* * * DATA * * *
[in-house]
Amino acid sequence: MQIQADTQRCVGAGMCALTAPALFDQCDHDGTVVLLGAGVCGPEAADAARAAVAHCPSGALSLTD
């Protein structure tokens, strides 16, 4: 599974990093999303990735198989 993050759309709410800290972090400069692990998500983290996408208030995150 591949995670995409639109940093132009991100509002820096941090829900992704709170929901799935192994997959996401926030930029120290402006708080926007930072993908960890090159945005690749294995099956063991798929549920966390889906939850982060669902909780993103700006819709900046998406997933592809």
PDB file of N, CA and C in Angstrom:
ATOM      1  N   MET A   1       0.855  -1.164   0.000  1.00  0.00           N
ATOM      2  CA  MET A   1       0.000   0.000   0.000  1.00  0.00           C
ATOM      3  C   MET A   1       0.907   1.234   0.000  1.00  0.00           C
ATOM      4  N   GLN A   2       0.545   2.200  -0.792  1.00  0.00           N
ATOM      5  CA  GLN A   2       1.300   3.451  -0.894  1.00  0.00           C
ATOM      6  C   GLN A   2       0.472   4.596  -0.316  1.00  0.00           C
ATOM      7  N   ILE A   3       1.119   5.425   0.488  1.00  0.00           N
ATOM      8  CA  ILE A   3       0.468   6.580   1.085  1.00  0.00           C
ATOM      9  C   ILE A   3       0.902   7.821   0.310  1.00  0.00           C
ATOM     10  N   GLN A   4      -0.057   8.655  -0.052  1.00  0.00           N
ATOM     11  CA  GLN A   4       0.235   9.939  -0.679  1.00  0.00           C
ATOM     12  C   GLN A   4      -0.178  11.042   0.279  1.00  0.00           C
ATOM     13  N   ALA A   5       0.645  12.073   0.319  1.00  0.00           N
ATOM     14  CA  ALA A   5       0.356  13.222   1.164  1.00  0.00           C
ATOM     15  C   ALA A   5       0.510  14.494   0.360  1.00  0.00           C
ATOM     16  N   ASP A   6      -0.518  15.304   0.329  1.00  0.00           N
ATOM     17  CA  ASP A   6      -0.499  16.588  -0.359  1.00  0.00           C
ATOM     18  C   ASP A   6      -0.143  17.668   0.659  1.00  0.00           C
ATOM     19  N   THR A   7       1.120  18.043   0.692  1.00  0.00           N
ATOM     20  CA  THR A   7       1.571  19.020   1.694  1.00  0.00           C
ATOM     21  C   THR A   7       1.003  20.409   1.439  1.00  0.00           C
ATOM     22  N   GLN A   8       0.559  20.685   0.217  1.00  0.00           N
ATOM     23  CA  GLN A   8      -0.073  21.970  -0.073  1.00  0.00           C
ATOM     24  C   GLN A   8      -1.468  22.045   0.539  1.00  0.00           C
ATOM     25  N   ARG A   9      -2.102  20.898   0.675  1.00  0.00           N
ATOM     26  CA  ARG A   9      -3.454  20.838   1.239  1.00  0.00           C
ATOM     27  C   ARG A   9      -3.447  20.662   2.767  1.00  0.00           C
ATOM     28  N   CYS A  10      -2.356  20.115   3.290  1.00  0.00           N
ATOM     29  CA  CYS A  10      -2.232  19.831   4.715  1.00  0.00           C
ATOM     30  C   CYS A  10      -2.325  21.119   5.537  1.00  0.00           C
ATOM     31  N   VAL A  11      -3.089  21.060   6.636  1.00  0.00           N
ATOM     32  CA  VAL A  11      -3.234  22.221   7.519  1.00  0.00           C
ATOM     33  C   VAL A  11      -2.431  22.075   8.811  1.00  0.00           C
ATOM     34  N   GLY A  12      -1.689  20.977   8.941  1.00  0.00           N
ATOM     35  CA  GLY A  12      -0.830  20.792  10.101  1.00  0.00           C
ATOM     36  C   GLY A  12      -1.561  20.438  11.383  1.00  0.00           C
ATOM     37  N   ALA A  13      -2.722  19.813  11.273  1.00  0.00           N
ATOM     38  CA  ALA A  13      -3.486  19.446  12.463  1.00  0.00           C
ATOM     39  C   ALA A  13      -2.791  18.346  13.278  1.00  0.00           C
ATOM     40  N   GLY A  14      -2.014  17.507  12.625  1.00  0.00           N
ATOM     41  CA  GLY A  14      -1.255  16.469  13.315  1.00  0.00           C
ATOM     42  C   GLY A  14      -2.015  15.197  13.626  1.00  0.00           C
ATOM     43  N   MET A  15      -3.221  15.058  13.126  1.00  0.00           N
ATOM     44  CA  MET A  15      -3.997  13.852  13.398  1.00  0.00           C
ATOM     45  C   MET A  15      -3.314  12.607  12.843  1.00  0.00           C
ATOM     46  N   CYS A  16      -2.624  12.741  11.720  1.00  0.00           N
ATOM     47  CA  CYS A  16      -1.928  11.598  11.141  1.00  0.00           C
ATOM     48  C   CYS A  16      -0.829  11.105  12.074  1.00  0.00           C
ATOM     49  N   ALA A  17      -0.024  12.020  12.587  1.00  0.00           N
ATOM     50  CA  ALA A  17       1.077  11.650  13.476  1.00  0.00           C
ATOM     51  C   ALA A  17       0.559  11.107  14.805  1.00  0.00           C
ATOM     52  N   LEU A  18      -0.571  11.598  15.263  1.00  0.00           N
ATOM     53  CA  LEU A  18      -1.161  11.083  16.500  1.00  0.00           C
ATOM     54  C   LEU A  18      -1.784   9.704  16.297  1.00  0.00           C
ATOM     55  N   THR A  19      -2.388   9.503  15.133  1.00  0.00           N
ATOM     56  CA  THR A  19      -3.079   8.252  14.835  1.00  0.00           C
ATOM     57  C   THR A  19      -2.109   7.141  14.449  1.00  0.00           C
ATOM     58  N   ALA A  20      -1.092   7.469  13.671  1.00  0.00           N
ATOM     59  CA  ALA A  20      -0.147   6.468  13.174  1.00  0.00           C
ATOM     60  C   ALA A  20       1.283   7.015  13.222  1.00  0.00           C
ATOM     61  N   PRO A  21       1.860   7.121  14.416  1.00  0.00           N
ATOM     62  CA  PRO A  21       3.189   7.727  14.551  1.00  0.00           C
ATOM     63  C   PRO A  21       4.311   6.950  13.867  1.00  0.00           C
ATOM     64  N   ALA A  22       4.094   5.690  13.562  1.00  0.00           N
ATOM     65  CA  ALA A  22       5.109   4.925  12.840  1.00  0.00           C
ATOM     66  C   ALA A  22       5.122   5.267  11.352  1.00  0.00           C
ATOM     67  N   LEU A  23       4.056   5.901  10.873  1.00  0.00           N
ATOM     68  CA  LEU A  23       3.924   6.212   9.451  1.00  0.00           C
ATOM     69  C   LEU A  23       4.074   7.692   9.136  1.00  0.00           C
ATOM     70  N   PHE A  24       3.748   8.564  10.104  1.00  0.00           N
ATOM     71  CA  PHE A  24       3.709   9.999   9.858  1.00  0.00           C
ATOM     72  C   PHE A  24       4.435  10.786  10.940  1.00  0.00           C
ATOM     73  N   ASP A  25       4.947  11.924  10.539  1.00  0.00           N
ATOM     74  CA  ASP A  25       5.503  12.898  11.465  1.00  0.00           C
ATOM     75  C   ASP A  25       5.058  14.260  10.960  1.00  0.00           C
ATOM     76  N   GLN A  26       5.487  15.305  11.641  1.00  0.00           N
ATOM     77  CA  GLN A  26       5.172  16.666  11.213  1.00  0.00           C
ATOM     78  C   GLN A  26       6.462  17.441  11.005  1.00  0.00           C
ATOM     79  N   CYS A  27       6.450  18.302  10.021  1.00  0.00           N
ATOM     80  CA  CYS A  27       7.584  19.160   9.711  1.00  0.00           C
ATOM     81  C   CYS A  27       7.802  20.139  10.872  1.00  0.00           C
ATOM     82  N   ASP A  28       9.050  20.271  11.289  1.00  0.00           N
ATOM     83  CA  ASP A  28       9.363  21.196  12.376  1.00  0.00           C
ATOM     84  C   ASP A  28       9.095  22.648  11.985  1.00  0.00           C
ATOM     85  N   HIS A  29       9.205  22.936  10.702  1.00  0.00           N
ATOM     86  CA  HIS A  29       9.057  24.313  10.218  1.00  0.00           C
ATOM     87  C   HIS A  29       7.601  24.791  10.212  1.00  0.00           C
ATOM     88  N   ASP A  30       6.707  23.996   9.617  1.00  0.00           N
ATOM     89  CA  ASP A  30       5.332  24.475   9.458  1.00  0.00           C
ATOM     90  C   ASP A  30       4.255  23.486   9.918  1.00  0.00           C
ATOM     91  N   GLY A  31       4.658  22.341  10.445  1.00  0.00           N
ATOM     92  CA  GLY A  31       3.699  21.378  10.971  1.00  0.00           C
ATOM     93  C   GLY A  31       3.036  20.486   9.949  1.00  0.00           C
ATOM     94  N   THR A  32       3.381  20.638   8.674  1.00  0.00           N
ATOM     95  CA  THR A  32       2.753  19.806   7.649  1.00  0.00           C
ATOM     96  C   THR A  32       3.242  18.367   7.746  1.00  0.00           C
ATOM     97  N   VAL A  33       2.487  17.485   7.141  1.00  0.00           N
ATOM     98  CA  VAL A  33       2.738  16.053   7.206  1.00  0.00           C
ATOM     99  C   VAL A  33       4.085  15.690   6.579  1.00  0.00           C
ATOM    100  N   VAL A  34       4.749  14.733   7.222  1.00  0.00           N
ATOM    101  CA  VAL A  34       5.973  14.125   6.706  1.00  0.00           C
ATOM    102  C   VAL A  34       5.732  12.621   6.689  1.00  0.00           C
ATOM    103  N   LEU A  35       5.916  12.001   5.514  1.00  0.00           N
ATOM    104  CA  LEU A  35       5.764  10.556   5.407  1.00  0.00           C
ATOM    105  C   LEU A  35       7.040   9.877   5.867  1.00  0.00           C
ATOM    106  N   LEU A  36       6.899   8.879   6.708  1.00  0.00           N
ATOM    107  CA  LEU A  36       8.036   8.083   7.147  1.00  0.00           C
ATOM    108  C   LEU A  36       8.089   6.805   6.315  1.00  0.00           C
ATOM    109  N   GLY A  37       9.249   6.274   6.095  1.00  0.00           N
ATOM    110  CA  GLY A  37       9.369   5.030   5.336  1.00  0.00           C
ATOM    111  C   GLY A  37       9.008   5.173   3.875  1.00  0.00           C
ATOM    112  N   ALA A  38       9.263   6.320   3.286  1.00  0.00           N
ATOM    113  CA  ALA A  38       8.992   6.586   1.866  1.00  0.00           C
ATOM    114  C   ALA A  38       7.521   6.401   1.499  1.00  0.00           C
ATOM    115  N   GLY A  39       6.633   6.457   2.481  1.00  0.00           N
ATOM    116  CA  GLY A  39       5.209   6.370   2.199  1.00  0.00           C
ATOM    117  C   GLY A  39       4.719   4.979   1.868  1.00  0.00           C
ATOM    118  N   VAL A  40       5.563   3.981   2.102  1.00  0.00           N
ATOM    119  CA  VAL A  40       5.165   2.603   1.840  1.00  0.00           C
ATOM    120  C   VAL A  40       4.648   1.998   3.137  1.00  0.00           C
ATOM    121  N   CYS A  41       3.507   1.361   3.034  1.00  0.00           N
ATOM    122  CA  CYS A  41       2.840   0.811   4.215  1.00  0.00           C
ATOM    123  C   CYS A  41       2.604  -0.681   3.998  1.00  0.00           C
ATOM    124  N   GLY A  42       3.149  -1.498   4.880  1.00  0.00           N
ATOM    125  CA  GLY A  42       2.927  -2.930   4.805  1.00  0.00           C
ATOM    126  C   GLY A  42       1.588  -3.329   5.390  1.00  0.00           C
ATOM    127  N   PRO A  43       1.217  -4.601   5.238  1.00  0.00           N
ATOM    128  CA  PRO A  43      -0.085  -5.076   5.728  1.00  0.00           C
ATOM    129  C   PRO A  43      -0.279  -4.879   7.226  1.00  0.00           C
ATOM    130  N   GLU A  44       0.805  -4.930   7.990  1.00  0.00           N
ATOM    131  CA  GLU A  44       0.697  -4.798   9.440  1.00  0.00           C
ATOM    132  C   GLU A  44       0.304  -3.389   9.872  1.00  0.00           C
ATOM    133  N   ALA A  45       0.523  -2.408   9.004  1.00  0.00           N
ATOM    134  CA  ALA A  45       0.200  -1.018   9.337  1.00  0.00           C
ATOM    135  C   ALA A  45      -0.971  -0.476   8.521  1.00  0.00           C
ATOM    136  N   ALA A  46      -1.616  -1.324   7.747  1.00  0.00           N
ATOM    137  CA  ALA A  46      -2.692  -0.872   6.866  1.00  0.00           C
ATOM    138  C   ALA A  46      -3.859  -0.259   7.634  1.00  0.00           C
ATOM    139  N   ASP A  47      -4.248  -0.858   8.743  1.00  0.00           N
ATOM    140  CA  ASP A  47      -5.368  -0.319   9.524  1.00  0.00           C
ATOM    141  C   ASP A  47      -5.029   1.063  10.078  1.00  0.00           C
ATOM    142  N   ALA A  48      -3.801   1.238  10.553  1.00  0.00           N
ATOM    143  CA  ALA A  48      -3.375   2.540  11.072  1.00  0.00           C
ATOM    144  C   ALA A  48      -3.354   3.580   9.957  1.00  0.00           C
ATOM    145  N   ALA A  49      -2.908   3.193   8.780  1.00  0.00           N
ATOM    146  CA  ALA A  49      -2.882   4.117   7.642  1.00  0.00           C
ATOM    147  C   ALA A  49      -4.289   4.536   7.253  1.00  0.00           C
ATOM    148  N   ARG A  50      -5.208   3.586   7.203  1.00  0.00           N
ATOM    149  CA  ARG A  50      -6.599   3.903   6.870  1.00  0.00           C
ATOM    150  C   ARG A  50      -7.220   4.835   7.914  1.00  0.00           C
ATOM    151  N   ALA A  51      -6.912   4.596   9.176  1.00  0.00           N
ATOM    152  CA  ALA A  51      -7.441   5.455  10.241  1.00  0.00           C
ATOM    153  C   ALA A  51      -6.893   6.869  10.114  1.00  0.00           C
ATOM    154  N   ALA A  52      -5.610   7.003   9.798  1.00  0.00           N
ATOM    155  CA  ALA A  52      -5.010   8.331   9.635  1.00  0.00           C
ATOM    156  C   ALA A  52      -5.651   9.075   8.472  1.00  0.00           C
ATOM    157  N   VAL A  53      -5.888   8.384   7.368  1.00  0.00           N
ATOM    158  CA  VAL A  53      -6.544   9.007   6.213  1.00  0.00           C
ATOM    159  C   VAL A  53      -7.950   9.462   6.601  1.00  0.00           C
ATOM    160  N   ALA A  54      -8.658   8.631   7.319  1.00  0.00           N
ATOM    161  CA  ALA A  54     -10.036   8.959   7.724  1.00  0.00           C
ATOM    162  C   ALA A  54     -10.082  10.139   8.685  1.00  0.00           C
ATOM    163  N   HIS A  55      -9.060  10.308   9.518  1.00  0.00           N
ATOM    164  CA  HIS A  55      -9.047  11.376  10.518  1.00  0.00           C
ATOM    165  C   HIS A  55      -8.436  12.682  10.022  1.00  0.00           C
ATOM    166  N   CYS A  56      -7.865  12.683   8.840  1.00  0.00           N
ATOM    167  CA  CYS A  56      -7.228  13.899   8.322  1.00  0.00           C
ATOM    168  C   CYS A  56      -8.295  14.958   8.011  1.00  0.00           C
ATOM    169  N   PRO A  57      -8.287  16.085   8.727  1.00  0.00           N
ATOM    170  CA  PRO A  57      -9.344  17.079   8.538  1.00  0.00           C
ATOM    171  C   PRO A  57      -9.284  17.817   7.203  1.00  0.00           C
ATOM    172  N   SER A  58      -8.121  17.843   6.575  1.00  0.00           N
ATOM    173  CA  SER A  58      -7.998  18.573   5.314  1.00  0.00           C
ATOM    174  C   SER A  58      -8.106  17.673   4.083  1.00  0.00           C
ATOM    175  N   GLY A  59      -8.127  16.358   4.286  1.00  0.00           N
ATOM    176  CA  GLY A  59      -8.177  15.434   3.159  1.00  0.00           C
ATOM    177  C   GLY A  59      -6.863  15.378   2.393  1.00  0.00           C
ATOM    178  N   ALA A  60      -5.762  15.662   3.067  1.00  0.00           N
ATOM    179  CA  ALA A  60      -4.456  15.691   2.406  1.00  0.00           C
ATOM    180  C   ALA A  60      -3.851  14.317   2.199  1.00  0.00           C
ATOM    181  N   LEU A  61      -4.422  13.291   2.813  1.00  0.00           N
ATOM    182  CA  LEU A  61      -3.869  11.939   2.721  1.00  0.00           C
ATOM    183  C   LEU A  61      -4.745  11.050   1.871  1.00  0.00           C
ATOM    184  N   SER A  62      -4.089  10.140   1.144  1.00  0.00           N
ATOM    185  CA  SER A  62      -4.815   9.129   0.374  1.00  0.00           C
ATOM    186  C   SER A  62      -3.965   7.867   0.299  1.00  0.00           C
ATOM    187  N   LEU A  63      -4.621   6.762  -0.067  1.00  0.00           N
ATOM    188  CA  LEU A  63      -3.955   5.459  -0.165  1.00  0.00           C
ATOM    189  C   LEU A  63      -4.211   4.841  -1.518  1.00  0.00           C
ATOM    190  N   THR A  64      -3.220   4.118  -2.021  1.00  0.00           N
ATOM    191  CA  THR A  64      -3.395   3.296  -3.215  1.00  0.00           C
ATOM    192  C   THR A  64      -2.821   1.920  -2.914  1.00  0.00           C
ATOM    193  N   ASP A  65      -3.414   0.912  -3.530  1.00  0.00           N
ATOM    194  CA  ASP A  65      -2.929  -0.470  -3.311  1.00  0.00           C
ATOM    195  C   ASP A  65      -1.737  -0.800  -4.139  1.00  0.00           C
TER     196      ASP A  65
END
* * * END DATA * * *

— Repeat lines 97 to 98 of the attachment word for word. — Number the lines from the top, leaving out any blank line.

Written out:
ATOM     93  C   GLY A  31       3.036  20.486   9.949  1.00  0.00           C
ATOM     94  N   THR A  32       3.381  20.638   8.674  1.00  0.00           N